The Importance of Traveling at a Young Age

(Image Credit: Masson)

(Image Credit: Masson)

Nothing will make you feel more alive than leaving the small boundaries that confine you inside your bubble of a world. I say that because we all get stuck inside the bubble, whether we live in a city, a farm, or small town USA. By nature, human beings prefer comfort. 

As adults, it’s more likely you’ve left the nest at some point to explore the open horizon. Whether it was for work or pleasure, there’s a good chance you’ve had the opportunity to see a new city, state, or even a country that made you realize the world was far bigger than the place you go to rest your head at night. Traveling can set you free. It can open your mind. It can quite literally change the person you were before you left into a person you didn’t know existed. At any age, traveling can change the course of your life.

The first time I traveled without my parents was my freshman year in high school. My parents signed me up for a teen tour, which is essentially a traveling camp. For a month, myself, and 49 other teens traveled up and down the West Coast with 4 camp leaders, and a large, over-packed greyhound bus. Although we did pretend to be upset about the no underage drinking policy and the strict curfews in Vegas casinos (because apparently I love to gamble?), we all fell in love with each other, and every new city. I still remember how the ashy sand felt beneath my feet in Lake Tahoe, and how I thought my heart would stop in its freezing, icy cold waters. I remember the drive across the desert to get to Las Vegas, and staring at the other wide-eyed 15-year-old passengers, all of us unsure of what to expect, from one city to the next. I remember as I stood at the edge of the Grand Canyon, one boy said, “I don’t understand all of the hype.” We all laughed until we cried. Although I’m sure he was not the only one to ever feel that way.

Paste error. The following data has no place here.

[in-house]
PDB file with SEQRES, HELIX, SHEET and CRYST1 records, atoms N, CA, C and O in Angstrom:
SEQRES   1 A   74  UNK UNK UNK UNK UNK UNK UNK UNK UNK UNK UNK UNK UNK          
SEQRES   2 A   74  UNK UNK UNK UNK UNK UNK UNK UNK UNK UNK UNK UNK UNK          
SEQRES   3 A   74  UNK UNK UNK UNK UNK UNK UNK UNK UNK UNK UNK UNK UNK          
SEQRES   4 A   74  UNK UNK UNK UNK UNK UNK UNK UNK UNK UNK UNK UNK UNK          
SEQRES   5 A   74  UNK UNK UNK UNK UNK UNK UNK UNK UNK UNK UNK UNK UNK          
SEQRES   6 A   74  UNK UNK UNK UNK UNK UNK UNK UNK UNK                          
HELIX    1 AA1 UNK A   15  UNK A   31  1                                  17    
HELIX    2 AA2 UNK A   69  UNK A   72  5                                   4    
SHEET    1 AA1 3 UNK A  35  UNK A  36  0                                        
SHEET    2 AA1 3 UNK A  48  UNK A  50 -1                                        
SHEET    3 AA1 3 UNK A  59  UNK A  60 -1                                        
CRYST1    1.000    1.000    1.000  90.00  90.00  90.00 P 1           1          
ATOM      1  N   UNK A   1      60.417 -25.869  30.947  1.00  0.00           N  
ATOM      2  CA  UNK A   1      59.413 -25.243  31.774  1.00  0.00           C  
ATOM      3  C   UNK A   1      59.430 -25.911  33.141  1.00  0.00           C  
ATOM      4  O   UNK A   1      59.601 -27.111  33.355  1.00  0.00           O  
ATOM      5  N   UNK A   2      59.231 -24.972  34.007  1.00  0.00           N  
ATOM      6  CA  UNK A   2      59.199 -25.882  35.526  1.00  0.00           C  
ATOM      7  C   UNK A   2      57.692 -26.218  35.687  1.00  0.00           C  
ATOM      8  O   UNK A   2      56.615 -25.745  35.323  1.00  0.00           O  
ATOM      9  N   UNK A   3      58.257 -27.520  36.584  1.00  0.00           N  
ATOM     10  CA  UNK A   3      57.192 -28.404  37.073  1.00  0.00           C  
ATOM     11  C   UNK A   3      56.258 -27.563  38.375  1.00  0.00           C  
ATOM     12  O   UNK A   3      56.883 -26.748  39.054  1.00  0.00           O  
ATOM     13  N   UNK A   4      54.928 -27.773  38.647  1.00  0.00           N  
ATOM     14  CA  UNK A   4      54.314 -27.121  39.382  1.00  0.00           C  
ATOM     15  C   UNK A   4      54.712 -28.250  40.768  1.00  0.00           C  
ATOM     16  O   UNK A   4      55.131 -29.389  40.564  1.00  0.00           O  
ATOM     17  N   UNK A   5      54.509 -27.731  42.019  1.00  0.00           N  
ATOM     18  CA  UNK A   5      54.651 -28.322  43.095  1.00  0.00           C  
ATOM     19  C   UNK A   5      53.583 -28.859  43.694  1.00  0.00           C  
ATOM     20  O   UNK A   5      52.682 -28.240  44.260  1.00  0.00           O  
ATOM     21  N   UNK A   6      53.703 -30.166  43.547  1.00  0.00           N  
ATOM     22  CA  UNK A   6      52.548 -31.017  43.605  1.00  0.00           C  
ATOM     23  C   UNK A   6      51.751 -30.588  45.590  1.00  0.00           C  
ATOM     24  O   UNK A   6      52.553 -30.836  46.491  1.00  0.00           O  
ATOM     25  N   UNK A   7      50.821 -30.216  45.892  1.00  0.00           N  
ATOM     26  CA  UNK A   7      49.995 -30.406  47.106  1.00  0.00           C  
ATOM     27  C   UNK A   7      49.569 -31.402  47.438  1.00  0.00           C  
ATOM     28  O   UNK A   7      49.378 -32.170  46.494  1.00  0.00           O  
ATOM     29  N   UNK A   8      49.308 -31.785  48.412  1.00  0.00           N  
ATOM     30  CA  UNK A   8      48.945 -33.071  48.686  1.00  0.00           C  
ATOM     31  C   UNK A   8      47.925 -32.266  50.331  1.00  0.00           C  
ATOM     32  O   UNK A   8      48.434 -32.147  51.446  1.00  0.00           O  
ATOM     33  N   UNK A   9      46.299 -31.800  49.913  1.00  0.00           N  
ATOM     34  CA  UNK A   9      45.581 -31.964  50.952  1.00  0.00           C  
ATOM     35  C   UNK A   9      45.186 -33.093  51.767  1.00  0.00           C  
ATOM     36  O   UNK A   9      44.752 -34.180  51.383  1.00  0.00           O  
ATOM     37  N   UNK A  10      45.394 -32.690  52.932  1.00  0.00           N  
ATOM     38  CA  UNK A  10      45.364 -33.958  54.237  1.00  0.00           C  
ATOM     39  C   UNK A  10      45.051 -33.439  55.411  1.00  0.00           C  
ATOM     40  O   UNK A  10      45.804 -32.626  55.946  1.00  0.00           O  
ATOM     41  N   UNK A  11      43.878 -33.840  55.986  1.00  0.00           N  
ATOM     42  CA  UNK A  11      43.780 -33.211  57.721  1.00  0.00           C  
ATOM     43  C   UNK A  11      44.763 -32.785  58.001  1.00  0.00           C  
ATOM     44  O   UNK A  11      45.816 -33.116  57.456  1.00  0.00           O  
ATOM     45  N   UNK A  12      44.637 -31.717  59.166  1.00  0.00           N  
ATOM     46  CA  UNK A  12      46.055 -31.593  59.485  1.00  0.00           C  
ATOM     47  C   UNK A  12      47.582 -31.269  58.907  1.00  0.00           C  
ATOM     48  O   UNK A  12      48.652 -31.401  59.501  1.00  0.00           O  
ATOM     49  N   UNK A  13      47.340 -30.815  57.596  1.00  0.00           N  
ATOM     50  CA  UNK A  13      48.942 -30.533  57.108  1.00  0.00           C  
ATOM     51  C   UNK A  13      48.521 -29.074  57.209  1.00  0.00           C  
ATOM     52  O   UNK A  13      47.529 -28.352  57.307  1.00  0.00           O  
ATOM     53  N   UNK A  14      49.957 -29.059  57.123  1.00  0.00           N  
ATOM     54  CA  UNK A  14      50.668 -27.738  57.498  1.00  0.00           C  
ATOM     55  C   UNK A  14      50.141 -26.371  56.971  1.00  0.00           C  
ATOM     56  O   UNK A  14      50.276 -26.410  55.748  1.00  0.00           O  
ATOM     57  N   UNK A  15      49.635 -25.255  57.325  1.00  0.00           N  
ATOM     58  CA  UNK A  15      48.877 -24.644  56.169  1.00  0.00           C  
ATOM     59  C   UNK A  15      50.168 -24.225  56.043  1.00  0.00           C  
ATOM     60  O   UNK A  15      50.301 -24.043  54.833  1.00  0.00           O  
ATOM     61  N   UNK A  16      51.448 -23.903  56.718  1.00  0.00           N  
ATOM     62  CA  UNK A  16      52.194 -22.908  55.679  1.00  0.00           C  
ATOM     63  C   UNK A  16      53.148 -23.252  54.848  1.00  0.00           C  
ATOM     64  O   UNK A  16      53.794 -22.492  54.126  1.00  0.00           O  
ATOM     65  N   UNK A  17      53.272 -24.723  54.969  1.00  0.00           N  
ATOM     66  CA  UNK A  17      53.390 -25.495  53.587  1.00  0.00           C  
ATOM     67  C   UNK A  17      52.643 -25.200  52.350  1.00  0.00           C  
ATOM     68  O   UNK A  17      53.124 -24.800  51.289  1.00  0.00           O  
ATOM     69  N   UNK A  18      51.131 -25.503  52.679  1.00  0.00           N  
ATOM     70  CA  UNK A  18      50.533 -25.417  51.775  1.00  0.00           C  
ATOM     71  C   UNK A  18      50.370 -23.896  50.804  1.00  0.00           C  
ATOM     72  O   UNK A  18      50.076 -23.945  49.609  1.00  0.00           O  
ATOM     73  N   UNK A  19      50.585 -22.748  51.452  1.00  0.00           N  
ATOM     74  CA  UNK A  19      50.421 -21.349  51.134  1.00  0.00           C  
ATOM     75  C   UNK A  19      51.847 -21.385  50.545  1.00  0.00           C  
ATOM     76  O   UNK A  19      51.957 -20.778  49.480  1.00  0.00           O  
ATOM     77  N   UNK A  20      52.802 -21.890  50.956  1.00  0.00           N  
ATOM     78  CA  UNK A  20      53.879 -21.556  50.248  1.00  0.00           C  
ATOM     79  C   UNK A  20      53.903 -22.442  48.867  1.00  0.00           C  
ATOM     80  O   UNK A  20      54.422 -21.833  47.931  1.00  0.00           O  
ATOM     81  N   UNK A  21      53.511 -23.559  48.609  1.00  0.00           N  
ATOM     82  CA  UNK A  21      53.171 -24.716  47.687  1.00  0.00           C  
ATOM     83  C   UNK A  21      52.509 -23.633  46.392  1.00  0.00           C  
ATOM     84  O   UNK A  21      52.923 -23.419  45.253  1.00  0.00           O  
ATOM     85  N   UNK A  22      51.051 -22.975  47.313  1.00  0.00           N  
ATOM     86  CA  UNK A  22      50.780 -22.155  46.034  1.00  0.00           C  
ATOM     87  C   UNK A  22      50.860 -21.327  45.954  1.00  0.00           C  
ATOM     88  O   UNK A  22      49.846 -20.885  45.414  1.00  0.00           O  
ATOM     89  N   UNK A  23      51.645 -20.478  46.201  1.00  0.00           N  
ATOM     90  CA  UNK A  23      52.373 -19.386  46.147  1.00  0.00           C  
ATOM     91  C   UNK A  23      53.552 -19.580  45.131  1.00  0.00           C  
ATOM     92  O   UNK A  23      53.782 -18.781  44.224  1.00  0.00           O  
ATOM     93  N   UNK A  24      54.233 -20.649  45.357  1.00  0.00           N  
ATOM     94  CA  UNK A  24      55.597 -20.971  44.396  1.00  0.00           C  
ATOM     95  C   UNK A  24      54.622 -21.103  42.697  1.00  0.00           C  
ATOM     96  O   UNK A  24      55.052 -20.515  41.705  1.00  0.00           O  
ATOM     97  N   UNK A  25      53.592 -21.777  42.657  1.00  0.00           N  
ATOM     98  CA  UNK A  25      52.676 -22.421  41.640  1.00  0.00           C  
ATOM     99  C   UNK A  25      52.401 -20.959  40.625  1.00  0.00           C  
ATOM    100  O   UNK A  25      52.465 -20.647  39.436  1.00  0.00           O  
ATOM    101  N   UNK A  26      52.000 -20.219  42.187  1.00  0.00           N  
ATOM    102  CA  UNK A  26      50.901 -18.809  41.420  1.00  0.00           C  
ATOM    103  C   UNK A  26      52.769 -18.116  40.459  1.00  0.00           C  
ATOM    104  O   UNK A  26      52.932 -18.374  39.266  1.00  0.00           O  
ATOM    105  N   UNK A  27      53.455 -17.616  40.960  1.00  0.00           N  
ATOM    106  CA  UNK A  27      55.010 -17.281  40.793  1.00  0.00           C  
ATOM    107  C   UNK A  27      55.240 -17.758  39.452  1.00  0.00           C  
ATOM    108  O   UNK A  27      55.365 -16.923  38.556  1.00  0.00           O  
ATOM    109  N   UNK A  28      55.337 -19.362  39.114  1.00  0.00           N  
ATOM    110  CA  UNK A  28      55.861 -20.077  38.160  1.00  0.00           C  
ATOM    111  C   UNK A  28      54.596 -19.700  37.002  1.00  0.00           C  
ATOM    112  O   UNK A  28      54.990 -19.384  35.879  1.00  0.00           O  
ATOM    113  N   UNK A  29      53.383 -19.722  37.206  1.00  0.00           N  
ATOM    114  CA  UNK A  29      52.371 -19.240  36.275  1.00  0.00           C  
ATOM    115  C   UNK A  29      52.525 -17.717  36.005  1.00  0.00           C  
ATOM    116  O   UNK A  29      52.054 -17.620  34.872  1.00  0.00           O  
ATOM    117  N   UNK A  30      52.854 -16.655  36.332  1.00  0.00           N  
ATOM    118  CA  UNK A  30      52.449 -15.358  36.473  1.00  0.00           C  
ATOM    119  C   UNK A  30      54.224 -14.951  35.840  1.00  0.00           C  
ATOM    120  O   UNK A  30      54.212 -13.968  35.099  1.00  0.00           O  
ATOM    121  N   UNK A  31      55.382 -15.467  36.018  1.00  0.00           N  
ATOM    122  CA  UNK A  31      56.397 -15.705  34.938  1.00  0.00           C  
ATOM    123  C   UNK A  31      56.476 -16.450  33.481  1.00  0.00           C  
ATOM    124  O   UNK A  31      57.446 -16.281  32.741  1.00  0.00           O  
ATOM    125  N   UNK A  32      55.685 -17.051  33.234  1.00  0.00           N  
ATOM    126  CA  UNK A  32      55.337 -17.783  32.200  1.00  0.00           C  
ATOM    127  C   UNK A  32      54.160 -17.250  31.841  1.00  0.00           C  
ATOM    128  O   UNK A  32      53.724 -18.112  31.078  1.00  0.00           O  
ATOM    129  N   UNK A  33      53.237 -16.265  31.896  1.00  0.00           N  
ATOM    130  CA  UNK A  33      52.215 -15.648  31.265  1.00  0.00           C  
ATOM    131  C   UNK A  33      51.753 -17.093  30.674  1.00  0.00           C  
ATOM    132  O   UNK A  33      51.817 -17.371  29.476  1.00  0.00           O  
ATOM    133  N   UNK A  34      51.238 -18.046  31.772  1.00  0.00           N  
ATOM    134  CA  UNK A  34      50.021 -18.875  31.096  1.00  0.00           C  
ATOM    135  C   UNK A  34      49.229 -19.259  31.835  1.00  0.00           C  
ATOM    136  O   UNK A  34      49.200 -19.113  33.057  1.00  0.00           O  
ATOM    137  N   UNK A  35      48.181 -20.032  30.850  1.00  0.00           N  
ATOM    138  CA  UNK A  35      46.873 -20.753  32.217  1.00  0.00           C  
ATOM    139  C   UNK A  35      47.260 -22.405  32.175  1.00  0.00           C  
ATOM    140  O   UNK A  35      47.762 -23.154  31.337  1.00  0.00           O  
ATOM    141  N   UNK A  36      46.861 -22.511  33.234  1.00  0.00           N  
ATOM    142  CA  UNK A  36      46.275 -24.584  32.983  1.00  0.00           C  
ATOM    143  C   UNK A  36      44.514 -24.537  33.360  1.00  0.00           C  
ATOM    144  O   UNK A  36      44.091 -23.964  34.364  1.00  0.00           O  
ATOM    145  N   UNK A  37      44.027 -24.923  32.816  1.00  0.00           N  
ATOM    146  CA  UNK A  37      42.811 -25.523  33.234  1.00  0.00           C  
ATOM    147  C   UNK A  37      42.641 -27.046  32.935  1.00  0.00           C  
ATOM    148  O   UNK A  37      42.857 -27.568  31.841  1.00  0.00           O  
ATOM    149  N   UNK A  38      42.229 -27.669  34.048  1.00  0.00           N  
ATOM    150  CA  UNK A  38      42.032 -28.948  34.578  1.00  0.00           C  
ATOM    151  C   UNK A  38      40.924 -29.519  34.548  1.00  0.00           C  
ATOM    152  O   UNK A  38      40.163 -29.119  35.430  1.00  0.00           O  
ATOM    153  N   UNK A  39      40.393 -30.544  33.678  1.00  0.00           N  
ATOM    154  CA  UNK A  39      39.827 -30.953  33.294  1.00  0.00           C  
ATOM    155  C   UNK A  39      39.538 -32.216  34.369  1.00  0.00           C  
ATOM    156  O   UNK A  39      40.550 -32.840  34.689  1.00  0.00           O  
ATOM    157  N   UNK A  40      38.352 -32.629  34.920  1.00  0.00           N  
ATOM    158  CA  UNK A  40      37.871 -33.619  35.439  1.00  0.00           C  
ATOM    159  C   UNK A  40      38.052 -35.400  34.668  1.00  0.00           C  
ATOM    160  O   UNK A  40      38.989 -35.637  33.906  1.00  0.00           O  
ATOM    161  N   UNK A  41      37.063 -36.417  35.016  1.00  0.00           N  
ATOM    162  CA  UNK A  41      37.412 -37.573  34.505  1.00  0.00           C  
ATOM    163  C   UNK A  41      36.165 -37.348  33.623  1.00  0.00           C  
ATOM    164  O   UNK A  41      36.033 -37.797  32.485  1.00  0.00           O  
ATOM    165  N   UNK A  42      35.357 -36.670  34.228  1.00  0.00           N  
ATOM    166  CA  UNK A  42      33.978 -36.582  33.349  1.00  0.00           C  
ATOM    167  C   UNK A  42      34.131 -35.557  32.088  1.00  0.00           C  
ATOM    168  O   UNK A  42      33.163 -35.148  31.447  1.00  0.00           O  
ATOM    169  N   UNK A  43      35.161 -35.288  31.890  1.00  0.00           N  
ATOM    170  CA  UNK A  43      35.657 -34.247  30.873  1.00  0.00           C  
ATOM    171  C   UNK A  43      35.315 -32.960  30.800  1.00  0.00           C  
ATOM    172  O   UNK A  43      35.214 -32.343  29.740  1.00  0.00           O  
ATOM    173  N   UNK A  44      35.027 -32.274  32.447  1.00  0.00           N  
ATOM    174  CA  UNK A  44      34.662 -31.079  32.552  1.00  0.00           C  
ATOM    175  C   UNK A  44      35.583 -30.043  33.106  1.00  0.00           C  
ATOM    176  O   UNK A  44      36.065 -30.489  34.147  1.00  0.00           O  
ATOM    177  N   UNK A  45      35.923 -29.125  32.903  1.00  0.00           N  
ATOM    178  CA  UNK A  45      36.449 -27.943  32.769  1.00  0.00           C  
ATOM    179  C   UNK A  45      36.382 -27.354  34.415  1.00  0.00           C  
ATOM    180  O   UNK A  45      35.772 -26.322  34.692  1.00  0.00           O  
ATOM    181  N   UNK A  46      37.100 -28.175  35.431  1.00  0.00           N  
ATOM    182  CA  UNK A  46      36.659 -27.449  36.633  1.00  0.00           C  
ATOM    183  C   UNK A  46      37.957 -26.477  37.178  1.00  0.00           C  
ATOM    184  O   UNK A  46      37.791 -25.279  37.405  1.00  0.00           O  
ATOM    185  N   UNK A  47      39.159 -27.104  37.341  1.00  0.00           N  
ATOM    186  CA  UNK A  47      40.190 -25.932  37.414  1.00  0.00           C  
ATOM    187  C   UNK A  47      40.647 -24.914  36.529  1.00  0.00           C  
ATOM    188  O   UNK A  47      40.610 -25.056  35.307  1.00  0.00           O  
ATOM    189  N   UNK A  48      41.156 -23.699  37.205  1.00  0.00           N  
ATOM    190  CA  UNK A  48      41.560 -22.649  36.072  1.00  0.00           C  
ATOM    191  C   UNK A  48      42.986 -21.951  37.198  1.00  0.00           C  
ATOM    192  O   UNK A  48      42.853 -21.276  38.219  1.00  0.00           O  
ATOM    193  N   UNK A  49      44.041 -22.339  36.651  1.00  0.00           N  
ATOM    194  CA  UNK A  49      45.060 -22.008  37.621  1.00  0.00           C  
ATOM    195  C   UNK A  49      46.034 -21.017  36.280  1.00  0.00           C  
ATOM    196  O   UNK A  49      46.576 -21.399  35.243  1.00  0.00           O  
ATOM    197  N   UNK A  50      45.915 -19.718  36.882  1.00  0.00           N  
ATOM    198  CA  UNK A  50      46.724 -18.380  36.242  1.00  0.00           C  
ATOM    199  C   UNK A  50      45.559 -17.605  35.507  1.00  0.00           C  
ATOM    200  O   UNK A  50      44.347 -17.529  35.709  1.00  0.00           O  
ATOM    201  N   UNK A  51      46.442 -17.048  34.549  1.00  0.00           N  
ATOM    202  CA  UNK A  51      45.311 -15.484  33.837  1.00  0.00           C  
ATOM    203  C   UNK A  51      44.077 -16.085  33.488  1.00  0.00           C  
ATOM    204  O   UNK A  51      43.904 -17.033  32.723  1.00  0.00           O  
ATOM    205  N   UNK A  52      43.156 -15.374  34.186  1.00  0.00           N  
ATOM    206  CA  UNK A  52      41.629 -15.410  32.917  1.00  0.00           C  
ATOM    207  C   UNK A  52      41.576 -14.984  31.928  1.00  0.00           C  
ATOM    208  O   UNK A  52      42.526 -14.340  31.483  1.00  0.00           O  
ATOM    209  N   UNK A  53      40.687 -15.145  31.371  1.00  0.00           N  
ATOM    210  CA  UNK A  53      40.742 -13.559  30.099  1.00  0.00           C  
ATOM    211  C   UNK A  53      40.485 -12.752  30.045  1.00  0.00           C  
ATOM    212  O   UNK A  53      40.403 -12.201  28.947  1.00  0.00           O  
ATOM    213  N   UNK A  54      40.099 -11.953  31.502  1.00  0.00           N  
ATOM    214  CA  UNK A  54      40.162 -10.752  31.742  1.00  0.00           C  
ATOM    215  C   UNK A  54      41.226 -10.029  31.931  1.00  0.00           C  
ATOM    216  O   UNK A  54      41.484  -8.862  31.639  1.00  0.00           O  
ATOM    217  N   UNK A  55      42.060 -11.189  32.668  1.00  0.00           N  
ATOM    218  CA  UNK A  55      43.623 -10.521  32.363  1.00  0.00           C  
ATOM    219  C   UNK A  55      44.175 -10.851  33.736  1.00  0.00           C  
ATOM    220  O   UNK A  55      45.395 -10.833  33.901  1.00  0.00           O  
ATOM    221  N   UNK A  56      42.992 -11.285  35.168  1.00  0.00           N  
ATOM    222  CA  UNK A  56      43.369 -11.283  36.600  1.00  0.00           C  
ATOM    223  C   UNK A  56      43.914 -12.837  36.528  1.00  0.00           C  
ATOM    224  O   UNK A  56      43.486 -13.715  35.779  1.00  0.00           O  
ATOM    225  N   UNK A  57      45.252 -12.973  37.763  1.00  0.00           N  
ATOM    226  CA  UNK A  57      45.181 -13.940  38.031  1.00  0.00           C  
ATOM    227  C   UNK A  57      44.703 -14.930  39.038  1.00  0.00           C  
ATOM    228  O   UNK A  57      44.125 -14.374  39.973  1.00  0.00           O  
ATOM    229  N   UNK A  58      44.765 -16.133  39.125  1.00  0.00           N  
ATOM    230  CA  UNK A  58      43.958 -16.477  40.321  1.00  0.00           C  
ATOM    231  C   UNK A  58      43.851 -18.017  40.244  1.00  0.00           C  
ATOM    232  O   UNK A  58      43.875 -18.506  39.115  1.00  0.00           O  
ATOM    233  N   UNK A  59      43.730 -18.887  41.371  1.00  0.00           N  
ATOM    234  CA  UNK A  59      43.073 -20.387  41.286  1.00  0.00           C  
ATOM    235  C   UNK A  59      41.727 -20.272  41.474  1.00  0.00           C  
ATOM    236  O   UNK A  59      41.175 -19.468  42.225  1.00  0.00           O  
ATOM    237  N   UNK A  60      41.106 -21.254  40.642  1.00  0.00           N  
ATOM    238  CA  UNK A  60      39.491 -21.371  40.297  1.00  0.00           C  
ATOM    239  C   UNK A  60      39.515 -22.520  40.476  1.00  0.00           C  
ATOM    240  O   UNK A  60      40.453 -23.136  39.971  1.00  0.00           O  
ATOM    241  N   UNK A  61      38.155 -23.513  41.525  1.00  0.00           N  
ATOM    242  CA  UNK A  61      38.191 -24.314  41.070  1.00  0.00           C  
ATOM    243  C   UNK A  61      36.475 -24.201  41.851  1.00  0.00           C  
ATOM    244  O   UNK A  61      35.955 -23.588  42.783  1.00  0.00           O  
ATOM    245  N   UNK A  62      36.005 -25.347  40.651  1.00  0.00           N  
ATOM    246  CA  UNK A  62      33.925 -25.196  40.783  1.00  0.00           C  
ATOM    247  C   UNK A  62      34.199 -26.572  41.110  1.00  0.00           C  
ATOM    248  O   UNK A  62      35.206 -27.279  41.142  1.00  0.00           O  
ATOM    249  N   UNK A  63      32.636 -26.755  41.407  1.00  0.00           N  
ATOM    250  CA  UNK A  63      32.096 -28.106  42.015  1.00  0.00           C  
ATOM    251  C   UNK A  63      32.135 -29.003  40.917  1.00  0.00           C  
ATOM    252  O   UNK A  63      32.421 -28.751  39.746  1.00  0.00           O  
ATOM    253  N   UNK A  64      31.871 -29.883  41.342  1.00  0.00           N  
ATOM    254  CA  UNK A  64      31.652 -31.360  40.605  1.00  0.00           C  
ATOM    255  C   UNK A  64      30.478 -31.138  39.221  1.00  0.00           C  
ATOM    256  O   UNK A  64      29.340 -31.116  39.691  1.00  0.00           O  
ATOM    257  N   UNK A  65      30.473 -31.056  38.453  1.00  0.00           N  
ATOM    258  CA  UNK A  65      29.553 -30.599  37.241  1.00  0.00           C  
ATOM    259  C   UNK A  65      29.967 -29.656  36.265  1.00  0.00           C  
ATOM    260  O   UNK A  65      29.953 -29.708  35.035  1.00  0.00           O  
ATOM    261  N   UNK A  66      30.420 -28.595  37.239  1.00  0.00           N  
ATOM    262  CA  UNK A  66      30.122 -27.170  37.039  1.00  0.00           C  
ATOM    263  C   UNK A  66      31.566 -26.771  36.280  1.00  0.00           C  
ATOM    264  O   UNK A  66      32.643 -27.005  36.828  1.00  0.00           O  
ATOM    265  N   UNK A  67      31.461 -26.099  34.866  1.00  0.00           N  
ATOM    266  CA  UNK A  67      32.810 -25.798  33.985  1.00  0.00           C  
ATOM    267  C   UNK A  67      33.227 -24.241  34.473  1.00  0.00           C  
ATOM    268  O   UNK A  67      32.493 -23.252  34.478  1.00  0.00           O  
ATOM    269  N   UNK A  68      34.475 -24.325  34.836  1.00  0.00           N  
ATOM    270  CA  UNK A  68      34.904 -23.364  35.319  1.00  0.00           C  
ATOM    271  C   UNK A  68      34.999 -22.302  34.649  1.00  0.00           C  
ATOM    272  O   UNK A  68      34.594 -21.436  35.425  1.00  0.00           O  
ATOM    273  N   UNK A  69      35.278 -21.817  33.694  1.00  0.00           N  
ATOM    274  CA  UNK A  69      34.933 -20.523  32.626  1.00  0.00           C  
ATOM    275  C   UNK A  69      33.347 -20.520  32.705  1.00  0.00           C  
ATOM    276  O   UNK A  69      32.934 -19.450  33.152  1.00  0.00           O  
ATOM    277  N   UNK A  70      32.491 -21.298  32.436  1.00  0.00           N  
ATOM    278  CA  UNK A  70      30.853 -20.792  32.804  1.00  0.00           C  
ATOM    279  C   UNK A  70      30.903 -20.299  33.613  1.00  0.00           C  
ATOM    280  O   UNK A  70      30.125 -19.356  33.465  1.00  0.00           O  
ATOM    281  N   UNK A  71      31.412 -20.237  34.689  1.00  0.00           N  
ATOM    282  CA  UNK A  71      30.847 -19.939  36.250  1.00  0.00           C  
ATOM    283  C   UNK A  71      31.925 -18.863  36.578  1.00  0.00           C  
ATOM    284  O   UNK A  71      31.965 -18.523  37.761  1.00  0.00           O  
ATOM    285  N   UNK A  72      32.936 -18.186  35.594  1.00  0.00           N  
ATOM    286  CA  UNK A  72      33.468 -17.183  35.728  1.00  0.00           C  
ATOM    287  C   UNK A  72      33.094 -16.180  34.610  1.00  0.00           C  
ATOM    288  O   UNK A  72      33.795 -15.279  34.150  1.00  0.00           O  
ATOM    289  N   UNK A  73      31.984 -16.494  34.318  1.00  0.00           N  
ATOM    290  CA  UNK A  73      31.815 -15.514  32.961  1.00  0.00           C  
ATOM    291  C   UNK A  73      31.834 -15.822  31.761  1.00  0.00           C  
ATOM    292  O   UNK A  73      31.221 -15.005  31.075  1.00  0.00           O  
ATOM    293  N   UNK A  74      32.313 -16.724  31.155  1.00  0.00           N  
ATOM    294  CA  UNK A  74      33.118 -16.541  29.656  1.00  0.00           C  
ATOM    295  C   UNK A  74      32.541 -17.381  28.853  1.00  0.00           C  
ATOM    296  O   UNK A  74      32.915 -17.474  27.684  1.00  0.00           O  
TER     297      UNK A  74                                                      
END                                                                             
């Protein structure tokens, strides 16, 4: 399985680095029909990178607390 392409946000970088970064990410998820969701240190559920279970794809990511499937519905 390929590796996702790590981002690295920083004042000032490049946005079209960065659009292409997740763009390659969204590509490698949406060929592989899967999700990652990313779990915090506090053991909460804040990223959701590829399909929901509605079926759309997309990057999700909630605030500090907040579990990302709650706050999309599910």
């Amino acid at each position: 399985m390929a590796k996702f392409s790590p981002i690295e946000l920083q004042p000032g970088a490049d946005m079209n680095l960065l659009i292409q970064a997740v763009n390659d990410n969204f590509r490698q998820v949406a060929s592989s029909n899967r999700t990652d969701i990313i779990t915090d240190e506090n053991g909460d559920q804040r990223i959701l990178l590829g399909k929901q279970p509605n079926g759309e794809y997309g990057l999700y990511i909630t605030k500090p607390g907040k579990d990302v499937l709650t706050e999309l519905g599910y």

I said good-bye to all 49 of those campers unaware of the impact they would have on my life. They made me less timid. They made me less afraid. They saved me from the rocky grounds of my home life, and became family within just four weeks. Without even knowing it, they encouraged me to travel abroad twice in college, two different summers. They left an imprint on my heart that I will carry with me throughout my entire life. 

It’s a ripple effect, I like to think—the way in which one experience leads to the next. If you push yourself out of your comfort zone, even just a little, you may be surprised by what you see and who you meet. There’s no reason you should have to wait until you’re in your later 20s, 30s and even 40s to start seeing the world. You don’t have to travel across the ocean, or sign up for a teen summer camp. Just go somewhere, anywhere, for that matter. Pick a place you’ve never been, whether it’s 50 miles away, or across the Atlantic Ocean. Sometimes, it takes years to fully understand how traveling has shaped you. Other times, you may realize a lesson or two right away. Nonetheless, you will be changed. Keep walking. Keep running. Keep on searching—there is never an expiration date.

TDQ Tags TDQblogger022
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